MSGA Skeptical of Re-Entry of Brazilian Beef into U.S. Market Due to Previous Food Safety Violations

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HELENA, Mont. (Feb. 24, 2020) – On February 21, 2020, USDA announced access has been restored for Brazilian beef into the United States. This comes after the 2017 suspension of Brazilian beef from the U.S. market after numerous food safety violations at U.S. ports-of-entry.

MSGA strongly supports the enforcement of science-based trade. With that being said, MSGA does have concerns about the re-entry of Brazilian beef to the U.S. market.

“The United States has some of the highest food safety and animal health standards in the world,” said MSGA President, Fred Wacker. “So, we’re skeptical of allowing Brazilian beef, and their history of foot-and-mouth disease along with other health and safety concerns, into our market.”

During Brazil’s first year of access to the U.S. market in 2017, FSIS refused entry to 11 percent of Brazilian fresh beef products, which was substantially higher than the one percent rejection rate from the rest of the world. To put that in pounds, FSIS refused entry to approximately 1.9 million pounds of Brazilian beef products due to public health concerns, sanitary conditions, and animal health issues.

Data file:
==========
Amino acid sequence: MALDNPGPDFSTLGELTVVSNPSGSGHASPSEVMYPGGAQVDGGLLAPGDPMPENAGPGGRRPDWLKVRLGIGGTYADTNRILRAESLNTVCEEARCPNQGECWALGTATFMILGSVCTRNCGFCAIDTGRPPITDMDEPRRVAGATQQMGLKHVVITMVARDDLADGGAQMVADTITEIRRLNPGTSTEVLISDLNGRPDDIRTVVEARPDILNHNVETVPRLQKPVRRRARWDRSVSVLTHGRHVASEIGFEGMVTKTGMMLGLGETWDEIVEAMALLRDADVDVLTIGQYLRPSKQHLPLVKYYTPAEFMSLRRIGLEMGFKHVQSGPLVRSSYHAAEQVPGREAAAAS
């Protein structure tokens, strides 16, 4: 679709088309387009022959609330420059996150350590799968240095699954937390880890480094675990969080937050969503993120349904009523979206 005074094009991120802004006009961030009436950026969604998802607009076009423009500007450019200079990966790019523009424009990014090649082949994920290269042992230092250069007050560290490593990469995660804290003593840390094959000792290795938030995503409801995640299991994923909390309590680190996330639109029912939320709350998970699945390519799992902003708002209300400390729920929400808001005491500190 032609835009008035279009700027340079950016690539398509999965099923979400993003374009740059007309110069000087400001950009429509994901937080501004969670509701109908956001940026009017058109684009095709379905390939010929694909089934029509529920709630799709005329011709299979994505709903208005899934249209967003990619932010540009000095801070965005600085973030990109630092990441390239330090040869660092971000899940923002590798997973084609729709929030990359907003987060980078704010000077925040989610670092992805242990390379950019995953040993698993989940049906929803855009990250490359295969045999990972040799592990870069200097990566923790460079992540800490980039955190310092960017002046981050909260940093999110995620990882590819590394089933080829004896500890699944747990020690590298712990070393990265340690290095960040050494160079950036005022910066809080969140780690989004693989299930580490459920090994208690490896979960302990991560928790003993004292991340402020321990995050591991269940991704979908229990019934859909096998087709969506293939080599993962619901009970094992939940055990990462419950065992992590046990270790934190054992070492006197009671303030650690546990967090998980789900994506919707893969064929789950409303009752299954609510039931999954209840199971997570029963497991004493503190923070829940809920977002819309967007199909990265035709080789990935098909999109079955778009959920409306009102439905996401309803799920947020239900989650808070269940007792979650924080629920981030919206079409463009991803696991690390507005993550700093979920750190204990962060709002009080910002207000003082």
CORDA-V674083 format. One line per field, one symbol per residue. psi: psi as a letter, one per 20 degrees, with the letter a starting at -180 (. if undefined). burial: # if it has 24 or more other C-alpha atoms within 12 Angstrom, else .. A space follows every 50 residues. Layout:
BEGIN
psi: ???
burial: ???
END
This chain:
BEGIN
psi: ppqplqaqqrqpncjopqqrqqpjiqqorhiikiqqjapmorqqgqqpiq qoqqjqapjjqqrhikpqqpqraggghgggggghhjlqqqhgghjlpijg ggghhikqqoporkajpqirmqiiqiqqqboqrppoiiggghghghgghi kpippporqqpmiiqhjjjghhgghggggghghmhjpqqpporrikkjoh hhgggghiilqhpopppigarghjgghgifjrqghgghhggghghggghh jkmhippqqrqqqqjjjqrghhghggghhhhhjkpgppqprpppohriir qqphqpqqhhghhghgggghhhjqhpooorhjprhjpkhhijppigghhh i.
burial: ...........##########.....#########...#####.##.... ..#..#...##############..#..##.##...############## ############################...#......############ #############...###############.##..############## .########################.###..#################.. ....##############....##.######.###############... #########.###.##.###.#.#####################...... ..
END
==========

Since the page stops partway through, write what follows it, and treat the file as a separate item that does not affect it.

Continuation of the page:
Since then, USDA has subjected Brazil to a thorough, science-based inspection and audit process to make sure Brazil’s food safety inspection processes and procedures are equivalent to those of the U.S. and provide the same level of public health protection achieved by U.S. measures. It is essential to the health of our consumers, livestock and industry to take this matter seriously and share our skepticism of those who have not be able to meet the United States’ rigorous requirements in the past.

During MSGA’s 2019 Annual Convention & Trade Show, members actually revised our “Importation of Fresh and/or Frozen Beef” policy to address issues like this. The policy reads:

“MSGA opposes the importation of fresh and/or frozen beef products into the United States from Brazil and any other beef exporting countries that have reported FMD or BSE cases, until concerns of disease control and eradication can be resolved and foreign officials can be proven capable of meeting and successfully carrying out U.S. food safety standards to prevent the spread of zoonotic and livestock diseases.”

Moving forward, MSGA will work with our congressional delegation to make sure USDA continues with rigorous inspections of Brazilian beef at U.S. ports-of-entry for the foreseeable future.

Keni Reese
Director of Marketing & Communications, MSGA

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